CBSE – 10th Standard Science

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Class 10 Chapter 8 – How do Organisms Reproduce?

How do Organisms Reproduce?

  • Reproduction, unlike other life processes, is not essential to maintain the life of an individual organism.
  • Reproduction involves creation of a DNA copy and additional cellular apparatus by the cell involved in the process.
  • Various organisms use different modes of reproduction depending on their body design.

MODES OF REPRODUCTION USED BY UNICELLULAR ORGANISMS

Fission

In fission, many bacteria and protozoa simply divide into two or more daughter

cells.Organisms such as hydra can regenerate if they are broken into pieces. They can also give out buds which mature into new individuals.

Roots, stems and leaves of some plants develop into new plants through vegetative propagation.

These are examples of asexual reproduction where new generations are created from a single individual

Fragmentation

Spirogyra, for example,simply breaks up into smaller pieces upon maturation. These pieces or fragments grow into new individuals.

Regeneration

Many fully differentiated organisms have the ability to give rise to new individual organisms from their body parts. That is, if the individual is somehow cut or broken up into many pieces, many of these pieces grow into separate individuals. For example, simple animals like Hydra and Planaria can be cut into any number of pieces and each piece grows into a complete organism. This is known as regeneration.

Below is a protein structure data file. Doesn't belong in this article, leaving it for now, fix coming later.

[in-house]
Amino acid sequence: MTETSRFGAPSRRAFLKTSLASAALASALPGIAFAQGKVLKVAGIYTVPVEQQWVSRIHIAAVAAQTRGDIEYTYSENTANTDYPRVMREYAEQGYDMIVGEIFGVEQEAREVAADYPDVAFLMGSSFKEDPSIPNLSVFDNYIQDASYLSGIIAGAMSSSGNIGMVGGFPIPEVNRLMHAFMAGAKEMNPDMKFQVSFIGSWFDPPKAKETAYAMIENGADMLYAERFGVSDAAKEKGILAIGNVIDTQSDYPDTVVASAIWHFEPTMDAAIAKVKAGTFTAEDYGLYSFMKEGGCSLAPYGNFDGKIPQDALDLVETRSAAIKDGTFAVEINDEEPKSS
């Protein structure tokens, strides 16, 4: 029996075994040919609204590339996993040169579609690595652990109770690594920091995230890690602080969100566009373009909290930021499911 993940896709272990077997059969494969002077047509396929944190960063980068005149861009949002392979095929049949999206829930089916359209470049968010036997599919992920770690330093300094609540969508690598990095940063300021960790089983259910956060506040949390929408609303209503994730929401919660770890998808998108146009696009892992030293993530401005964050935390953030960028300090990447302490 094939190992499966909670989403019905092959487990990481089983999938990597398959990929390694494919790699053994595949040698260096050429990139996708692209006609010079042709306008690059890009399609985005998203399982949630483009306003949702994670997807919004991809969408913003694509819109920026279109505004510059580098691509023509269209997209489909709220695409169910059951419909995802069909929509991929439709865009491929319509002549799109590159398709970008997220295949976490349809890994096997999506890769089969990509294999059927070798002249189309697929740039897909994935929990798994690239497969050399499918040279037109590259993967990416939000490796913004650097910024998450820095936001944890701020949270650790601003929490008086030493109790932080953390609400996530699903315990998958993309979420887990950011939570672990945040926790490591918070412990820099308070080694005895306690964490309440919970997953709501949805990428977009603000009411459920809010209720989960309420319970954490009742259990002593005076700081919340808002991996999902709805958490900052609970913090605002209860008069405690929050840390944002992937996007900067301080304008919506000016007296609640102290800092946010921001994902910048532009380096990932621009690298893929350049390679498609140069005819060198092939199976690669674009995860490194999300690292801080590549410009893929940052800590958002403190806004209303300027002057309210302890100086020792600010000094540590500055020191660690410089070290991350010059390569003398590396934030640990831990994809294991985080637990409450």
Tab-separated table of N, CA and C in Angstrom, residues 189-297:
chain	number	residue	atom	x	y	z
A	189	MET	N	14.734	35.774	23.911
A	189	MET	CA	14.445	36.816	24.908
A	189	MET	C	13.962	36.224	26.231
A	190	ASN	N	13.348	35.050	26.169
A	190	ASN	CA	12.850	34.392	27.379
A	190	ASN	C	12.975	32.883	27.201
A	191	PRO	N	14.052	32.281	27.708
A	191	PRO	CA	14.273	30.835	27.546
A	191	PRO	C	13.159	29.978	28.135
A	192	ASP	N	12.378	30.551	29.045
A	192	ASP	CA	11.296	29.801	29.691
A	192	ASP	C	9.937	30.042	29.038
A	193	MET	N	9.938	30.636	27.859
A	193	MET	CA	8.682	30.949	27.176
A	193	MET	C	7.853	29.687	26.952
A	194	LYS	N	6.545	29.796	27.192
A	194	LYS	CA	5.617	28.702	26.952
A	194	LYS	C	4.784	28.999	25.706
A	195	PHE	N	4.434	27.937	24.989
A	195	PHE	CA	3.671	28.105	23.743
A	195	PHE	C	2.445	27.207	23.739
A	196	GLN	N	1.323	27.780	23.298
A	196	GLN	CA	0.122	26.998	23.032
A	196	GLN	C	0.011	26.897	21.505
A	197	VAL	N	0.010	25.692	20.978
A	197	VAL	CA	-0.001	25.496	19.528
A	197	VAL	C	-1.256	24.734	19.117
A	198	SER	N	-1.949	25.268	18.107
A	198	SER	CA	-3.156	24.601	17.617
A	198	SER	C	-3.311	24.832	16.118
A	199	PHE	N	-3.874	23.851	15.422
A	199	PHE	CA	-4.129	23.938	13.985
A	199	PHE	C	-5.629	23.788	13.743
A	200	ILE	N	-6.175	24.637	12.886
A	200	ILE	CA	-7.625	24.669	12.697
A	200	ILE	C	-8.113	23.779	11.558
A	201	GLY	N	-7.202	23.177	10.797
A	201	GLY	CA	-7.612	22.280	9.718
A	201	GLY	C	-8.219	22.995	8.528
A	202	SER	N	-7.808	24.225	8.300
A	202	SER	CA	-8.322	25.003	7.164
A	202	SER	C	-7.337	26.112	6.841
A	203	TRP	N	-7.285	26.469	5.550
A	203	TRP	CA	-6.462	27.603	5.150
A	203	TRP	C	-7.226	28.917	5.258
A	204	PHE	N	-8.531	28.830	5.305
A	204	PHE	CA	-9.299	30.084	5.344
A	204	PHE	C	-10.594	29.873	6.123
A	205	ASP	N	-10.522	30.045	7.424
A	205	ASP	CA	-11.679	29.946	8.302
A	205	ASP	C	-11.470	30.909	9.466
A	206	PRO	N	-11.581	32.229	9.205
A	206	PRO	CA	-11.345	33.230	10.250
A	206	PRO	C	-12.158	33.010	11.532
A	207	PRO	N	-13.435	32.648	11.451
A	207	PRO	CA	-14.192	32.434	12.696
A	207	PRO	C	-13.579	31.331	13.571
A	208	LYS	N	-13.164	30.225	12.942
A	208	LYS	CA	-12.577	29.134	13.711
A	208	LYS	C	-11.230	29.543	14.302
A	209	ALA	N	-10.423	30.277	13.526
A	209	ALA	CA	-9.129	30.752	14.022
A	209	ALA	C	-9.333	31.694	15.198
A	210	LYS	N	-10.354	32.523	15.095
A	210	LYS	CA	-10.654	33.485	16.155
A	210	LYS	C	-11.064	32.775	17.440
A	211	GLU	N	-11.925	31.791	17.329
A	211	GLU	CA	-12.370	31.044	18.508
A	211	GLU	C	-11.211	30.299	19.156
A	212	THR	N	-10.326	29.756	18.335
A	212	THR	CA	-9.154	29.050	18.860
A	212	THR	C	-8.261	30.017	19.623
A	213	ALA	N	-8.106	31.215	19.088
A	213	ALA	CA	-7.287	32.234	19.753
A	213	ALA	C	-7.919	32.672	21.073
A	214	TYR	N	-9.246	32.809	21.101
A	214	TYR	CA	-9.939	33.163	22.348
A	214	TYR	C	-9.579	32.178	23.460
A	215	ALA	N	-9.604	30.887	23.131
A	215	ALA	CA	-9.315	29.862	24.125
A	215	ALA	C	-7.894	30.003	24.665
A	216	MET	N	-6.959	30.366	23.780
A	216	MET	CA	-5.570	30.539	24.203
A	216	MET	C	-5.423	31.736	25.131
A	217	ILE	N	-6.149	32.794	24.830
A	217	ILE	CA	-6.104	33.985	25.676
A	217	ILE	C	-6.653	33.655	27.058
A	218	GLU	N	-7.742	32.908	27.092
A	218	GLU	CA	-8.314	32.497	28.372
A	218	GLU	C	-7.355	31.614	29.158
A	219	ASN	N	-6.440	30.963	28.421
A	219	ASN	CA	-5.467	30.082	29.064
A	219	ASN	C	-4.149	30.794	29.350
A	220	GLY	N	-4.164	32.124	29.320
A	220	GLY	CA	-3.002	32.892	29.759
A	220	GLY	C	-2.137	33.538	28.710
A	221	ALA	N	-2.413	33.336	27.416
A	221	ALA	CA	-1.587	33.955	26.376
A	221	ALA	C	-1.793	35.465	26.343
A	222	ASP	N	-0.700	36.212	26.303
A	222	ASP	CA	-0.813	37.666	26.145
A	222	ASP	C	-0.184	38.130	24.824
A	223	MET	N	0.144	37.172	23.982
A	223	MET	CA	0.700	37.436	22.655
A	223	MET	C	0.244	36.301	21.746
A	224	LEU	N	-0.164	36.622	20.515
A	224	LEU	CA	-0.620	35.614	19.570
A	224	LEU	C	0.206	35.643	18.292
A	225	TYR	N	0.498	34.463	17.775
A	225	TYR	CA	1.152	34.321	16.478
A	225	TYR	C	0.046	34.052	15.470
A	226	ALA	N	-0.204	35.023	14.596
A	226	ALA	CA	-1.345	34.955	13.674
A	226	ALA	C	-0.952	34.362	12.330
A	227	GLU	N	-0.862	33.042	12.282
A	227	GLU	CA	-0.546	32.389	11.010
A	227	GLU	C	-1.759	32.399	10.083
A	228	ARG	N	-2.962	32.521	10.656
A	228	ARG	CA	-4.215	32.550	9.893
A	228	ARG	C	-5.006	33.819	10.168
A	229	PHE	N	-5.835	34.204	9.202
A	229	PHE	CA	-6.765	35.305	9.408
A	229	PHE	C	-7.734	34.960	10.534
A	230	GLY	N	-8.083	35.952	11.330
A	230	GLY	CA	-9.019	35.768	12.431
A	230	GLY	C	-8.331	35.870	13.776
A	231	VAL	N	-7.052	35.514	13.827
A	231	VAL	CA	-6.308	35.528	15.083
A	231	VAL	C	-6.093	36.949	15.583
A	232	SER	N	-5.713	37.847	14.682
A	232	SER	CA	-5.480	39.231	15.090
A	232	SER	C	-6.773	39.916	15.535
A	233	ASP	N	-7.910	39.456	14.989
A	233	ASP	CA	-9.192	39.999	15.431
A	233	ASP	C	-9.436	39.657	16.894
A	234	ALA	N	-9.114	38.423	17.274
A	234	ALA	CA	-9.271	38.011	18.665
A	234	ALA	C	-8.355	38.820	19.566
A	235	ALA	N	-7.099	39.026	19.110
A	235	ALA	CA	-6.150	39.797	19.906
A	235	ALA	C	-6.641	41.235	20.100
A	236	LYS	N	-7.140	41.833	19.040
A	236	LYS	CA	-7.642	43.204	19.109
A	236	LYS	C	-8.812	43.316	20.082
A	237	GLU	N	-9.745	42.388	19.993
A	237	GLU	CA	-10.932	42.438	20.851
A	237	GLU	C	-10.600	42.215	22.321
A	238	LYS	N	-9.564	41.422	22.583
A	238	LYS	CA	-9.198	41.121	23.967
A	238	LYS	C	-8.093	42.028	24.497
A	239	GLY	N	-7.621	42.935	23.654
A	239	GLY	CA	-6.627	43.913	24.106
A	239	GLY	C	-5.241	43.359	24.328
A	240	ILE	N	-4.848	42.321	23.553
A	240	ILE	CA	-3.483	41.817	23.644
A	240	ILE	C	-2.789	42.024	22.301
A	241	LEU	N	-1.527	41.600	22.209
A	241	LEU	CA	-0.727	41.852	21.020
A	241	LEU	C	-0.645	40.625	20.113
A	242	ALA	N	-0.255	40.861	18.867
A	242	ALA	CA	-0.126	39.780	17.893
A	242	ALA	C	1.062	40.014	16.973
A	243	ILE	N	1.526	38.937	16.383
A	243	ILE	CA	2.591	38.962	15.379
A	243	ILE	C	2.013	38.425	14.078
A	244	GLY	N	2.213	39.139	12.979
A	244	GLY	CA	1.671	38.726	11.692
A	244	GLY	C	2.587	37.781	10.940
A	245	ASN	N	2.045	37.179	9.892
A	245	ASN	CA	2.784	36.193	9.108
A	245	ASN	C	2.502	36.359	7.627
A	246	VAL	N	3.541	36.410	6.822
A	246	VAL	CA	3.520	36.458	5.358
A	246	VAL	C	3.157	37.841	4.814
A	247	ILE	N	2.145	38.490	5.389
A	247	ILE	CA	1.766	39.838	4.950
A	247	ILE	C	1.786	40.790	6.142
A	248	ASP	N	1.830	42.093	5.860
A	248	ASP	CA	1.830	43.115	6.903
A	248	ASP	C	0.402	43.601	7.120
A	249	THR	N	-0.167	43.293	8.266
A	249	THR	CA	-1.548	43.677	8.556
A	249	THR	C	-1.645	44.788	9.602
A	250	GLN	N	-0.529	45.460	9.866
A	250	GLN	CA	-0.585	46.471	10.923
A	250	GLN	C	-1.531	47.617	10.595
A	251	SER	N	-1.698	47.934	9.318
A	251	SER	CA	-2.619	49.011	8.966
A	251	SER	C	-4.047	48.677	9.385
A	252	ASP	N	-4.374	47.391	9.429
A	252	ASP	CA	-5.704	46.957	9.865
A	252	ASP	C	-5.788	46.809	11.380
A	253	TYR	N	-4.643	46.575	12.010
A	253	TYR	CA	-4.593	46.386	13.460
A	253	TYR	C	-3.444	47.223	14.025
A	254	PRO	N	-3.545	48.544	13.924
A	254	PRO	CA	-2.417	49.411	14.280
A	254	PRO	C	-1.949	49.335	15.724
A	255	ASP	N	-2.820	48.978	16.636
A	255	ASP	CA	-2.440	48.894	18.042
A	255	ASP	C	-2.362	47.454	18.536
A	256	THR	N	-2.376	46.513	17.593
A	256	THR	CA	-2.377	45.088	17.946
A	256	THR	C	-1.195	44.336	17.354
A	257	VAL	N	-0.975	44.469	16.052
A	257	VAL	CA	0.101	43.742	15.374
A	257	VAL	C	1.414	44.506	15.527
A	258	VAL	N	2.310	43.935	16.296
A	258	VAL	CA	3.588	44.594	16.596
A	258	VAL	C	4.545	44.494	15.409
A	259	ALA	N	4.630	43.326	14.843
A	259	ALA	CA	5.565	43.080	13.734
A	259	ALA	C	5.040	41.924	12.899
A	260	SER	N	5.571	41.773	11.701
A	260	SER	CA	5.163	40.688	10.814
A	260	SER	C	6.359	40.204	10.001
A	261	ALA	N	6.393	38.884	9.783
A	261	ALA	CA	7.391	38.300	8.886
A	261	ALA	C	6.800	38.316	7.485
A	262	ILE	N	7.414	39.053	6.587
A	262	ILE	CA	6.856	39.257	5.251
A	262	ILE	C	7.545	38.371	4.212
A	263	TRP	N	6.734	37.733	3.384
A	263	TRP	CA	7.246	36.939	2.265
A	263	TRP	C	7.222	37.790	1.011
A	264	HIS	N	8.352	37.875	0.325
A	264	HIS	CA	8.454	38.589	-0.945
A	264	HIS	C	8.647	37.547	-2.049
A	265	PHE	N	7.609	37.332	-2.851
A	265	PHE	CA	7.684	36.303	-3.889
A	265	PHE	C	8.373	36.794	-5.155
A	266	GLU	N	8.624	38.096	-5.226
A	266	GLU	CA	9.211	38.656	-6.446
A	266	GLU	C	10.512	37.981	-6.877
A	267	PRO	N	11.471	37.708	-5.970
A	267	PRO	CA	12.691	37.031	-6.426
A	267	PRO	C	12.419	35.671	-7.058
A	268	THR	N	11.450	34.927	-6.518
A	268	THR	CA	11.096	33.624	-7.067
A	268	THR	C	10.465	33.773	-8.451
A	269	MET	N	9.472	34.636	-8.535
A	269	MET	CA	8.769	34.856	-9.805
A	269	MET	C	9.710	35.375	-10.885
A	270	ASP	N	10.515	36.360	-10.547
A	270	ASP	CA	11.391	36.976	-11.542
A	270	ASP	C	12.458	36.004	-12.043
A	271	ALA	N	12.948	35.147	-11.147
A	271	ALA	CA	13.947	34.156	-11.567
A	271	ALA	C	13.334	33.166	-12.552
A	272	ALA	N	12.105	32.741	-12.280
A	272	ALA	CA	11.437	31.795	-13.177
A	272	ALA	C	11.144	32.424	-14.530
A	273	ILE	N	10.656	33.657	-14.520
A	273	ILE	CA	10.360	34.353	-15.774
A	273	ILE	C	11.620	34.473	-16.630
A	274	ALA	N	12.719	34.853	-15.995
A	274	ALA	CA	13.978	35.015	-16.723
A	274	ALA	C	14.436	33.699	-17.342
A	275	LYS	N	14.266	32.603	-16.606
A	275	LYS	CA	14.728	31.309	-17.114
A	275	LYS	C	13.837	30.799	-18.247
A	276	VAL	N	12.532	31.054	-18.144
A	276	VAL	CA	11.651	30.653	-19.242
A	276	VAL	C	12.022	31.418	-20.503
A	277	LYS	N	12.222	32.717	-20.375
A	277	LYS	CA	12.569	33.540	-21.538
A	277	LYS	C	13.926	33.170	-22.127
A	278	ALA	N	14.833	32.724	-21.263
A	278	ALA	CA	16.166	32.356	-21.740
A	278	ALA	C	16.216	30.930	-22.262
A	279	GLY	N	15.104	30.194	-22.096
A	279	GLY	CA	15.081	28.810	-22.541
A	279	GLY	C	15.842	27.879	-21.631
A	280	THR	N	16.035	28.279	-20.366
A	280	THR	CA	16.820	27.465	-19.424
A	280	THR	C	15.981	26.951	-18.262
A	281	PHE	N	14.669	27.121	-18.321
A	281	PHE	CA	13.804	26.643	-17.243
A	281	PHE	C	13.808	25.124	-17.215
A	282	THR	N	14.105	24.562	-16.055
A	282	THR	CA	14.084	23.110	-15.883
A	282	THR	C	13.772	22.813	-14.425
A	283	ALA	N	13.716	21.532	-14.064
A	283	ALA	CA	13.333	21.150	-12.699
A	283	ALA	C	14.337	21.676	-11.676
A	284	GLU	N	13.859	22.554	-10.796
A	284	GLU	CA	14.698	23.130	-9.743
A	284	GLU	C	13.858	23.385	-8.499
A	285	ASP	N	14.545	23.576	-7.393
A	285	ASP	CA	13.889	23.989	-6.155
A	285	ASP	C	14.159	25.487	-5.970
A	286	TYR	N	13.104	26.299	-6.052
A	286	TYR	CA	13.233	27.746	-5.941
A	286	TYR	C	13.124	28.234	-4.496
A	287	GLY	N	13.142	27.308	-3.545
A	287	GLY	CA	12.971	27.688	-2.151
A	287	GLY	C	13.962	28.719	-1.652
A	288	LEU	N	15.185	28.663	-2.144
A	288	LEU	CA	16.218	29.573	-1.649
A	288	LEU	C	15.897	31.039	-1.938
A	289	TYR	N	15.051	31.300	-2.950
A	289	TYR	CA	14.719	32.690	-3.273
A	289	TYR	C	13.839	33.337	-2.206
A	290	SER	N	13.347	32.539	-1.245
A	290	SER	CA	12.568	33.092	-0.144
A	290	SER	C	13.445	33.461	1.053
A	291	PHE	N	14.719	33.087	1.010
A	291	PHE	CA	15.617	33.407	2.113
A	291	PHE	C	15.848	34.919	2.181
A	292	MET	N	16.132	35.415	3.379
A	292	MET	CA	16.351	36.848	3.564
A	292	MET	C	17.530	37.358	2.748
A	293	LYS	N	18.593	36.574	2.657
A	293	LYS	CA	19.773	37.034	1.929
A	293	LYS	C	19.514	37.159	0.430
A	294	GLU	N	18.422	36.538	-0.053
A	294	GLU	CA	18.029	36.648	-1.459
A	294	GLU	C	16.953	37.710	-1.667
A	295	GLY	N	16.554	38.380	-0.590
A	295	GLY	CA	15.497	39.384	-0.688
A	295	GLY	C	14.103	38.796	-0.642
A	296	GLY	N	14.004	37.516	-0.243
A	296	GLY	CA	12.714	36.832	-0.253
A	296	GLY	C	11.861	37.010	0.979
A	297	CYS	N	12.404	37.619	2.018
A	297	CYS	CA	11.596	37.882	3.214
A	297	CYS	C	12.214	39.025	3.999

Budding and Spore formation

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Vegetative propagation

Some plants produce new plants from a vegetative part like stem, leaves and roots. The resulting plants are clones of parent plant.e.g. potato,onion

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SEXUAL REPRODUCTION

Sexual reproduction involves two individuals for the creation of a new individual.

  • DNA copying mechanisms creates variations which are useful for ensuring the survival of the species.       Modes of sexual reproduction allow for greater variation to be generated.
  • Reproduction in flowering plants involves transfer of pollen grains from the anther to the stigma which is referred to as pollination. This is followed by fertilisation.

Sexual Reproduction in Flowering Plants

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Reproduction in Human Beings

  • Changes in the body at puberty, such as increase in breast size in girls and new facial hair growth in boys, are signs of sexual maturation.
  • The male reproductive system in human beings consists of testes which produce sperms, vas deferens, seminal vesicles, prostate gland, urethra and penis.
  • The female reproductive system in human beings consists of ovaries, fallopian tubes, uterus and vagina.
  • Sexual reproduction in human beings involves the introduction of sperm in the vagina of the female. Fertilisation occurs in the fallopian tube.

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Male Reproductive System

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Female Reproductive System

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